Edit Zgut-Przybylska, an assistant professor at the Institute of Philosophy and Sociology of the Polish Academy of Sciences who closely follows Hungarian affairs, said the Sovereignty Protection Law was part of a push by authoritarians "to silence critical voices under the guise of 'protecting national sovereignty' from foreign interference especially during elections."

But, she said, the "potential impact of the [Sovereignty Protection] Office could not dominate the electoral agenda as much as [Fidesz] wanted with this law because of the turbulent developments" surrounding its own scandals.

Orban and his party are hoping nevertheless to ride a predicted right-wing surge to improve on their 12 of Hungary's 21 seats in the European Parliament and grab key mayoralties in the local voting.

Tisza's prospects of stopping them appeared to rest almost solely on the charismatic, spiky-haired Magyar. As the party's other candidates for mayor and the European Union kept low profiles and Tisza spurned multiple requests for interviews with them, Magyar campaigned in dozens of areas where Fidesz has thrived.

National polling showed Tisza, soon after its launch, appealing to around 17 percent of voters in April and rising to an impressive 25 percent versus Fidesz's 48-percent support at the end of May. No other opposition party was reliably polling in double digits, and Tisza's gains seemed to come at the expense of the veteran Democratic Coalition, whose leftist leader Ferenc Gyurcsany is a favorite Fidesz punching bag.

Still, after campaigning throughout mostly rural Hungary at well-attended rallies, Magyar appeared to lower expectations by describing this weekend's elections as a "prelude" to national elections two years from now.

Rise Of Magyar

While he has made overtures to longtime opposition voters, Magyar has aggressively targeted Fidesz's base with measured EU criticism alongside pledges to reanimate the economy and dismantle the corruption that has sprung up around Orban.

Daniel Hegedus, a senior fellow at the German Marshall Fund, said Lanczi's quick framing of an ascendant Magyar and the rest of the opposition as "traitors and enemies of the Hungarian nation" could limit support among potentially disaffected Fidesz voters who respond to patriotic appeals. "Obviously, considering the media dominance of Fidesz, it resonates," Hegedus said.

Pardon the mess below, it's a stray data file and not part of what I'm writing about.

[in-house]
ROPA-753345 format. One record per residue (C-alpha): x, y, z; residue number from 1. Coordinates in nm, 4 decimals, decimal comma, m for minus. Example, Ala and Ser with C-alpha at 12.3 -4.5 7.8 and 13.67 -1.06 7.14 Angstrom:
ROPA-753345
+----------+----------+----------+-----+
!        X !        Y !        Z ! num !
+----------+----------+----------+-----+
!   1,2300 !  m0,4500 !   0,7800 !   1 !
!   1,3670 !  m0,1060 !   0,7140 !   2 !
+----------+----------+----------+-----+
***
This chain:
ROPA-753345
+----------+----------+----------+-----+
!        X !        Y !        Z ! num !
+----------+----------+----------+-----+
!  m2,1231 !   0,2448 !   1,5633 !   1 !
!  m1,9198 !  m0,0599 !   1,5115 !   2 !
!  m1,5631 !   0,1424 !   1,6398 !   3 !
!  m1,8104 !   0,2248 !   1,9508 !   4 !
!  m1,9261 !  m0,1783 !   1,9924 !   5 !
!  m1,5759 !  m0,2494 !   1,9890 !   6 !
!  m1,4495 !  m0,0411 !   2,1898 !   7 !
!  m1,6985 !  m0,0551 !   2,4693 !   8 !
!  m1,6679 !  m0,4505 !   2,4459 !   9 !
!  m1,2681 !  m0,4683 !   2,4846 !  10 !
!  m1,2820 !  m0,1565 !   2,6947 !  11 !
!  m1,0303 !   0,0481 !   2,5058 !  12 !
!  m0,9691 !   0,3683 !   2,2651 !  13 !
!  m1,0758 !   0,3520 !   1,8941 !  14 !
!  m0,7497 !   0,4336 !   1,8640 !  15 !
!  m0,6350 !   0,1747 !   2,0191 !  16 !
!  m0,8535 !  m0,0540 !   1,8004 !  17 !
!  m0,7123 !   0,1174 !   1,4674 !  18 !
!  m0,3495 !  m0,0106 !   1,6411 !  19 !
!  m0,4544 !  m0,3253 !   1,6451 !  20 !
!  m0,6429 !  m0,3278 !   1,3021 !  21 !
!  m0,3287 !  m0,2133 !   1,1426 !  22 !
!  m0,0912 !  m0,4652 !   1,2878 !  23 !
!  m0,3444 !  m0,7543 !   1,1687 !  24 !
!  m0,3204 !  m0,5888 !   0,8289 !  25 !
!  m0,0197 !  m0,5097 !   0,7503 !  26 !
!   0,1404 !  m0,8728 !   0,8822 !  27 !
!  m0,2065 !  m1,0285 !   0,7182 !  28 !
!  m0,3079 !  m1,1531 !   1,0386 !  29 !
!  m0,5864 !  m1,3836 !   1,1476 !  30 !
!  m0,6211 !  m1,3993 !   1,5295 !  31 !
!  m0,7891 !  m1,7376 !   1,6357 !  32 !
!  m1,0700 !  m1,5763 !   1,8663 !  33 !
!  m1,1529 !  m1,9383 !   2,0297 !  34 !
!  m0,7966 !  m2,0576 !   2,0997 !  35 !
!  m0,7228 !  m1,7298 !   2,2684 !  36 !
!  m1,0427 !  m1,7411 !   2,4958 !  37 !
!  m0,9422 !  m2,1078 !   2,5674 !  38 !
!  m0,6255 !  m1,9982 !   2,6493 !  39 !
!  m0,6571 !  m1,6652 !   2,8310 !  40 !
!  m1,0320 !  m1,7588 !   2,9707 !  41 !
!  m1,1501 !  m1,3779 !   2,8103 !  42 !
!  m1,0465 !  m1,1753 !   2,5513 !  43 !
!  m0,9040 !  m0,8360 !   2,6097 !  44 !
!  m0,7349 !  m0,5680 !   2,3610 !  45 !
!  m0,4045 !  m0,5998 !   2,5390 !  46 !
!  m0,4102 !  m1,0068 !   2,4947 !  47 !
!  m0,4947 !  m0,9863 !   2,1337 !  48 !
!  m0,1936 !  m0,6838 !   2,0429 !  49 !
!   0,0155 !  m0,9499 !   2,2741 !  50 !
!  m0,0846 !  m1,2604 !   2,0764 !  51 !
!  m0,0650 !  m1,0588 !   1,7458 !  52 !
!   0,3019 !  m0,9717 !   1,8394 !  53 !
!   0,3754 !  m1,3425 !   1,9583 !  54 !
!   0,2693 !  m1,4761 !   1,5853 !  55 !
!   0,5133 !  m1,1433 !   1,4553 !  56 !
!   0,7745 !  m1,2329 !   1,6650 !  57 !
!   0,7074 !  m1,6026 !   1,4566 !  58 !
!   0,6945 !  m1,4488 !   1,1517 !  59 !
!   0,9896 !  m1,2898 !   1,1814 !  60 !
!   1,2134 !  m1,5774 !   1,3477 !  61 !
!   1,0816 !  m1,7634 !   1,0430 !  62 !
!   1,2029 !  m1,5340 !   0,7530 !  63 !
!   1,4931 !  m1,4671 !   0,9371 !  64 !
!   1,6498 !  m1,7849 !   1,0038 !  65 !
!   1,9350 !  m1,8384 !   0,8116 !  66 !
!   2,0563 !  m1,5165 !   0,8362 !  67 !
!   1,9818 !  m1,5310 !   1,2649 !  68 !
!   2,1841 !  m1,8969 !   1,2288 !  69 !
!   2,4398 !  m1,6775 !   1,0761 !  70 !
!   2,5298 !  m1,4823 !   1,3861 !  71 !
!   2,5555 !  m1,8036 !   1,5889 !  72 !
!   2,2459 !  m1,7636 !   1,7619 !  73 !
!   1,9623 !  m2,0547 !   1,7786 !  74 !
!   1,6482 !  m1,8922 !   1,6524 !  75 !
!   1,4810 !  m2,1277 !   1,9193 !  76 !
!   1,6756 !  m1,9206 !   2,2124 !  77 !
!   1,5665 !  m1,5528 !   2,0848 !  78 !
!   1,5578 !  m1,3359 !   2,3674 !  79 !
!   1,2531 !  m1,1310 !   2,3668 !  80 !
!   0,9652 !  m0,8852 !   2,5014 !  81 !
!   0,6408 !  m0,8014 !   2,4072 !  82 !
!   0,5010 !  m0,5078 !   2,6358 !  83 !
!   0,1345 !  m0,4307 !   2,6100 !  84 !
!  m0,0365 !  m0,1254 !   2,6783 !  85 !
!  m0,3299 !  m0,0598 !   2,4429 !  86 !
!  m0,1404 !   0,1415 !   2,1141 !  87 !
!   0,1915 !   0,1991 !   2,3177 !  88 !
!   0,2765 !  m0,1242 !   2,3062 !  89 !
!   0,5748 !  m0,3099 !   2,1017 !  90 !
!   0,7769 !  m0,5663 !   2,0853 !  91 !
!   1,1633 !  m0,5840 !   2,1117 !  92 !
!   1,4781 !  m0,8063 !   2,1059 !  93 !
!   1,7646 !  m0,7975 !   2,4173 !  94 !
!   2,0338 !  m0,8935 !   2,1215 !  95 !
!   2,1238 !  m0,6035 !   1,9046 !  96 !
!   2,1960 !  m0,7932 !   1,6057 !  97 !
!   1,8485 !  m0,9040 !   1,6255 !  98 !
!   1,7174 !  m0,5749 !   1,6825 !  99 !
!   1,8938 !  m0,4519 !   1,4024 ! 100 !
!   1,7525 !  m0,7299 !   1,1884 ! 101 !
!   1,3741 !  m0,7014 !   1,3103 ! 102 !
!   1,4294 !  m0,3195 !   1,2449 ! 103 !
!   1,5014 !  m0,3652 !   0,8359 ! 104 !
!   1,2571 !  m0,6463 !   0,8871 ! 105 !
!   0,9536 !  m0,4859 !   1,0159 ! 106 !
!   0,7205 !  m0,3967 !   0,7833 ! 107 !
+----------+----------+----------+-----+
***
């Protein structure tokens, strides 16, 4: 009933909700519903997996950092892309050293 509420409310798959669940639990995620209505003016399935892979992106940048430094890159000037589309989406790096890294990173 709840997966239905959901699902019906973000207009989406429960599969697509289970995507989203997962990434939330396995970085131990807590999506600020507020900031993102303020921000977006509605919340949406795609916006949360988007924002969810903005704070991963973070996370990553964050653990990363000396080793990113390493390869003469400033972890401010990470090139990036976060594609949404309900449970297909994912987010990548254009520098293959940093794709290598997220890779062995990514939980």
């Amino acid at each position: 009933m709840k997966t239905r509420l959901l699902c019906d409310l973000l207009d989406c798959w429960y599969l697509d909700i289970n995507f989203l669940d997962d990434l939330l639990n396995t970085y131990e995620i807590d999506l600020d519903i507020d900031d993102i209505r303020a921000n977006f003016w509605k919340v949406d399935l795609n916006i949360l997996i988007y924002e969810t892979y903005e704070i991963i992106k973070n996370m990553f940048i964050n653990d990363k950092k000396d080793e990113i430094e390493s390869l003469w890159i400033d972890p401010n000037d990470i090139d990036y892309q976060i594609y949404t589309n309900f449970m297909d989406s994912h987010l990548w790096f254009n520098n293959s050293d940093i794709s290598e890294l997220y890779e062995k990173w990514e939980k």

Hegedus added that Fidesz appeared to have been caught by surprise by the sudden rise of Magyar's movement and there was initially a slight decrease in Fidesz support, but the consensus is that Tisza "mostly attracts opposition voters and will first and foremost reshape the opposition landscape." That trend "won't threaten the stability of the regime," Hegedus said. "I think it will rather serve as a wake-up call for the 2026 national elections."

In a sign that Fidesz might regard Tisza as useful in splitting the vote in a crowded opposition field, Hungary's state broadcaster aired a preelection debate for the first time in 18 years. It featured Magyar alongside candidates from 11 parties jockeying for the country's 21 seats in the European Parliament, including some polling far below the 5 percent election threshold.

Gyuri Palfi, a financial professional in Budapest, said he was curious as to whether the elections would hinge on "propaganda" or the economic slump since Fidesz's triumph in the 2022 elections.

But he said he hadn't heard much about the Sovereignty Protection Office's accusations against the opposition. "It wasn't in the center of the current campaign," he said. "It will be interesting, if Tisza and the opposition parties are popular [in the voting], how Fidesz and the office will respond."

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    Andy Heil

    Andy Heil is a Prague-based senior correspondent covering central and southeastern Europe and the North Caucasus, and occasionally science and the environment. Before joining RFE/RL in 2001, he was a longtime reporter and editor of business, economic, and political news in Central Europe, including for the Prague Business Journal, Reuters, Oxford Analytica, and Acquisitions Monthly, and a freelance contributor to the Christian Science Monitor, Respekt, and Tyden.